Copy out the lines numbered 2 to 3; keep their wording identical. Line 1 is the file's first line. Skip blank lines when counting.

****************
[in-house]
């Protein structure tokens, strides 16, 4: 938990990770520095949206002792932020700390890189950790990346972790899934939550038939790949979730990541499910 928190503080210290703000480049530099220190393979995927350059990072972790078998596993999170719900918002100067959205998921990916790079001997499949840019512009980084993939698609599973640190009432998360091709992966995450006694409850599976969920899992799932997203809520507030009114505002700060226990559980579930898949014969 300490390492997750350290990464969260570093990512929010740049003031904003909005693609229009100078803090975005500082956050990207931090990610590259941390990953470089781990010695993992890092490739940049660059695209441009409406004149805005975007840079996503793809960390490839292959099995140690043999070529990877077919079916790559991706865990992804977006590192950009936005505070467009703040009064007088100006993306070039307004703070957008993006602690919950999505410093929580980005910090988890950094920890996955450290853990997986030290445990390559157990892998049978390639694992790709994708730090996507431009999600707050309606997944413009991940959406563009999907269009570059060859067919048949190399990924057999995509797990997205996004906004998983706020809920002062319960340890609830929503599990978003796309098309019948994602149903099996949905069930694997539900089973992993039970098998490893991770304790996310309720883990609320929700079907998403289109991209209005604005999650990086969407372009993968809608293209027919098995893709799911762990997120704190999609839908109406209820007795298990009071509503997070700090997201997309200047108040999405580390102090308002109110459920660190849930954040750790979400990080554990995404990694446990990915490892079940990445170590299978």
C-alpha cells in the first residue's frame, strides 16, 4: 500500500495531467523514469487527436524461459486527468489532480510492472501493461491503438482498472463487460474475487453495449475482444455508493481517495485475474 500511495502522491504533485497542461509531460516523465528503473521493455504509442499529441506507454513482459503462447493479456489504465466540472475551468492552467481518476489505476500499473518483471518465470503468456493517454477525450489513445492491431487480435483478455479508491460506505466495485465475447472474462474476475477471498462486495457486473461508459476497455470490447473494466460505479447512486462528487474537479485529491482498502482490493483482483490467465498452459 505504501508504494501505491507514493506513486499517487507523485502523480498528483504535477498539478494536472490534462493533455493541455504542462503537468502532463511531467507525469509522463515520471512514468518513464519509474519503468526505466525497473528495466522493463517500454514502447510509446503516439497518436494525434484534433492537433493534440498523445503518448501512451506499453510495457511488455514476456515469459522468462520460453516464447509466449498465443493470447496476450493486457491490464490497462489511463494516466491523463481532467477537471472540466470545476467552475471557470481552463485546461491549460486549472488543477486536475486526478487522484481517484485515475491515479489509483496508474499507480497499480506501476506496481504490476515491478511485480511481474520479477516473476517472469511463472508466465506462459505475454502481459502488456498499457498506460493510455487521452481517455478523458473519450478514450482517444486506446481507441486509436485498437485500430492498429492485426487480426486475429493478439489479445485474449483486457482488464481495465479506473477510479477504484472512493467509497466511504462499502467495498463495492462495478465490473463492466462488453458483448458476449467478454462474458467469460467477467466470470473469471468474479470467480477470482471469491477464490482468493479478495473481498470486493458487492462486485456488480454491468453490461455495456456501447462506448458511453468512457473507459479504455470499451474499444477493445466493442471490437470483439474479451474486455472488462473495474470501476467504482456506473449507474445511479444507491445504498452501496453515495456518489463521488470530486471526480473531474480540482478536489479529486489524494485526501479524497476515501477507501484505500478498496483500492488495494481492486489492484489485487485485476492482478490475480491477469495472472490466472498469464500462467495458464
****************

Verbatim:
């Protein structure tokens, strides 16, 4: 938990990770520095949206002792932020700390890189950790990346972790899934939550038939790949979730990541499910 928190503080210290703000480049530099220190393979995927350059990072972790078998596993999170719900918002100067959205998921990916790079001997499949840019512009980084993939698609599973640190009432998360091709992966995450006694409850599976969920899992799932997203809520507030009114505002700060226990559980579930898949014969 300490390492997750350290990464969260570093990512929010740049003031904003909005693609229009100078803090975005500082956050990207931090990610590259941390990953470089781990010695993992890092490739940049660059695209441009409406004149805005975007840079996503793809960390490839292959099995140690043999070529990877077919079916790559991706865990992804977006590192950009936005505070467009703040009064007088100006993306070039307004703070957008993006602690919950999505410093929580980005910090988890950094920890996955450290853990997986030290445990390559157990892998049978390639694992790709994708730090996507431009999600707050309606997944413009991940959406563009999907269009570059060859067919048949190399990924057999995509797990997205996004906004998983706020809920002062319960340890609830929503599990978003796309098309019948994602149903099996949905069930694997539900089973992993039970098998490893991770304790996310309720883990609320929700079907998403289109991209209005604005999650990086969407372009993968809608293209027919098995893709799911762990997120704190999609839908109406209820007795298990009071509503997070700090997201997309200047108040999405580390102090308002109110459920660190849930954040750790979400990080554990995404990694446990990915490892079940990445170590299978």
C-alpha cells in the first residue's frame, strides 16, 4: 500500500495531467523514469487527436524461459486527468489532480510492472501493461491503438482498472463487460474475487453495449475482444455508493481517495485475474 500511495502522491504533485497542461509531460516523465528503473521493455504509442499529441506507454513482459503462447493479456489504465466540472475551468492552467481518476489505476500499473518483471518465470503468456493517454477525450489513445492491431487480435483478455479508491460506505466495485465475447472474462474476475477471498462486495457486473461508459476497455470490447473494466460505479447512486462528487474537479485529491482498502482490493483482483490467465498452459 505504501508504494501505491507514493506513486499517487507523485502523480498528483504535477498539478494536472490534462493533455493541455504542462503537468502532463511531467507525469509522463515520471512514468518513464519509474519503468526505466525497473528495466522493463517500454514502447510509446503516439497518436494525434484534433492537433493534440498523445503518448501512451506499453510495457511488455514476456515469459522468462520460453516464447509466449498465443493470447496476450493486457491490464490497462489511463494516466491523463481532467477537471472540466470545476467552475471557470481552463485546461491549460486549472488543477486536475486526478487522484481517484485515475491515479489509483496508474499507480497499480506501476506496481504490476515491478511485480511481474520479477516473476517472469511463472508466465506462459505475454502481459502488456498499457498506460493510455487521452481517455478523458473519450478514450482517444486506446481507441486509436485498437485500430492498429492485426487480426486475429493478439489479445485474449483486457482488464481495465479506473477510479477504484472512493467509497466511504462499502467495498463495492462495478465490473463492466462488453458483448458476449467478454462474458467469460467477467466470470473469471468474479470467480477470482471469491477464490482468493479478495473481498470486493458487492462486485456488480454491468453490461455495456456501447462506448458511453468512457473507459479504455470499451474499444477493445466493442471490437470483439474479451474486455472488462473495474470501476467504482456506473449507474445511479444507491445504498452501496453515495456518489463521488470530486471526480473531474480540482478536489479529486489524494485526501479524497476515501477507501484505500478498496483500492488495494481492486489492484489485487485485476492482478490475480491477469495472472490466472498469464500462467495458464